Why should I dwell on a tale oft told—they were soon unable to leave their apartments, it was then the request of both that they might be in the same room, as each would be unable to visit the other were they separated. It is a fearful warning, when the physician grants all the whims and caprices of his patient: in this they were indulged, and when all around them were dissolved in grief- they remained calm--in joyful expectancy of the new scene they were about to enter.

It was heart-rending that one should witness the death of the other, but in consequence of their being in the same apartment it could not be prevented. Allan was summoned first. He parted with all around him as if taking a final adieu-but with his friend he said no more than he was accustomed to say when parting for the evening; he felt it as a like separation, and

was assured that the morning was not far distant when they should both meet again.- As the fatal moment approached, the sufferer alone seemed aware it was so near-none from his countenance could have supposed, that the hand of death was on him; till a strange convulsion that played round his mouth-a palpitation that lifted the clothes that covered his breast and a fixed, immovable look, struck all around him with a breath less fear. It was soon over, for in an instant a rich glow. usurped the hectic flush on his cheeks—his eyes beamed with more than usual brilliancy, and his whole corporeal and mental faculties seemed regenerated. When, in a deep and soul-piercing tone, he uttered this brief and simple prayer:

“Oh God! who hast given me grace to part from the bonds of mortality, cleanse my soul from the vanities and wishes that may anchor there. And by that hope, which now suppports my sinking spirit, pardon, I beseech thee! those errors incurred by the weakness of our nature. And if the prayers of the suppliant may approach thy heavenly throne, grant, oh most dear and merciful Father, strength to her, who conceived and gave me birth, that she may pass the remainder of her years without repining at thy will, till it shall please thee to call her to that home where those she loves best are already gathered!"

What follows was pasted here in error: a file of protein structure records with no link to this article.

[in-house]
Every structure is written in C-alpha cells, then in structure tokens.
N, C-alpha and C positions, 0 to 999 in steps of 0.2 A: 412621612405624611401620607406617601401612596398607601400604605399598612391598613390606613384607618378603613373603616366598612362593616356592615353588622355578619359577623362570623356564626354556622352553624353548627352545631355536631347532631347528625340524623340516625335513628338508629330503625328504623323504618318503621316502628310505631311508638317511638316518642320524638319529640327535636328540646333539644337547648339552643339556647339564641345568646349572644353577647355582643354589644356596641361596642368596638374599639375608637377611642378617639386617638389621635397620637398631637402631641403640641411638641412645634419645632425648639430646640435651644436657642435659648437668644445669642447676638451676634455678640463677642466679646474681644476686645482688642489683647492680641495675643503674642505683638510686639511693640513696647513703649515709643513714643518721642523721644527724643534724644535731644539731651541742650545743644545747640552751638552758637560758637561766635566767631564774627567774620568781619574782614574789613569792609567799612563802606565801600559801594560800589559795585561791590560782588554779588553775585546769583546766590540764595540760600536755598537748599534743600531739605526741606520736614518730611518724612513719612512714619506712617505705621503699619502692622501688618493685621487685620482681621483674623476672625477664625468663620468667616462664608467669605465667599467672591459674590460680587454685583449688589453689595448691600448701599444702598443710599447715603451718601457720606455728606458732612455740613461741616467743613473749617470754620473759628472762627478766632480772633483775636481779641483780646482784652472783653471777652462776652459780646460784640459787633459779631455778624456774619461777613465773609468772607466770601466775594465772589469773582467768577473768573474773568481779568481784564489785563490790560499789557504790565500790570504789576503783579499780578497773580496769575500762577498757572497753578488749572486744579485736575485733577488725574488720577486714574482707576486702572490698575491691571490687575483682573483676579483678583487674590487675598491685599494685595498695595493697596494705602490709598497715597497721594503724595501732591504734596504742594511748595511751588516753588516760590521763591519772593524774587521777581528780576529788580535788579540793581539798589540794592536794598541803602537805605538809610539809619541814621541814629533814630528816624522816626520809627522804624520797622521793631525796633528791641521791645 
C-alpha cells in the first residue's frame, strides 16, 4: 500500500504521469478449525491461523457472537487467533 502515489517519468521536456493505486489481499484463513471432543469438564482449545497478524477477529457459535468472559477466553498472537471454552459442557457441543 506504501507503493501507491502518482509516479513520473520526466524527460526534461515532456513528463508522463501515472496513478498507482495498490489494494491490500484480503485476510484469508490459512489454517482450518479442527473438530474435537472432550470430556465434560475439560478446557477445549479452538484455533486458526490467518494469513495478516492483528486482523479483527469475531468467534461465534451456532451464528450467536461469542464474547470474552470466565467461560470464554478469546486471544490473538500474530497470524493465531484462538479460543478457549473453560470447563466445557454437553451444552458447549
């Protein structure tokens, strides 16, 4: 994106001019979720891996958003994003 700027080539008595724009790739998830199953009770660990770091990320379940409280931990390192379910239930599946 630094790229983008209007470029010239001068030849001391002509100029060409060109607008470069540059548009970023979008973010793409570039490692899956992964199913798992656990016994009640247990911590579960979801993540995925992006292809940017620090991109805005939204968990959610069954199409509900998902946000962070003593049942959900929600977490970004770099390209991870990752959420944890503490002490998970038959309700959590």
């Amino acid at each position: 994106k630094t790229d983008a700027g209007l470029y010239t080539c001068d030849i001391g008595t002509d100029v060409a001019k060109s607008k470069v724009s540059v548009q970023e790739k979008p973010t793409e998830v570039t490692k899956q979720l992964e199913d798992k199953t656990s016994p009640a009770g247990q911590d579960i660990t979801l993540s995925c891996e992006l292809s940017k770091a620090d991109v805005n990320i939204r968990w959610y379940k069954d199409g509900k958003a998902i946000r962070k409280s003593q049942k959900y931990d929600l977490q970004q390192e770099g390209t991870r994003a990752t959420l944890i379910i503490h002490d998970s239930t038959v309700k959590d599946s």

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He then paused his eyes remained fixt and upturned towards Heaven. In a moment the features were relaxed—the mouth was still open, though breathless his mother fell on his bosom, just as his soul had winged its flight from the cold clay next her heart.-Leslie said no more than—" in life, in death the same; may I die like him!”

Were I writing fiction, it would follow as a matter of course that the friends died at the same moment in each other's arms,-this was not the case- Leslie survived his friend, five days. .

At last,
Without a groan, a sigh, or glance, to shew
A parting pang, the spirit from him past:
And they who watch'd him nearest, could not know
The very instant, till the change that cast
His sweet face into shadow, dull and slow

Glaz'd o'er his eyes. Though some may consider it common-place, it was the dying wish of both, that as their souls were inseparable on earth, their bodies might not be separated in death. Yet it was still a strange and beautiful feeling, that although they estimated the body as the proper part, the only one which could return to earth-as the mere shell, which would lose all that was estimable, when the soul left its confinement-that they should still wish them to be united; it shewed the same reciprocal feeling baunted them to the last : and it was gratified. The same mound of earth covers all that is left of these young favourites of nature.

To perpetuate their memory, beyond the recollections of their friends, the mother of Allan placed over their grave a tablet with their names, and the date of their deaths ; with the dying words of her son, as the epita pb that best recorded their virtues,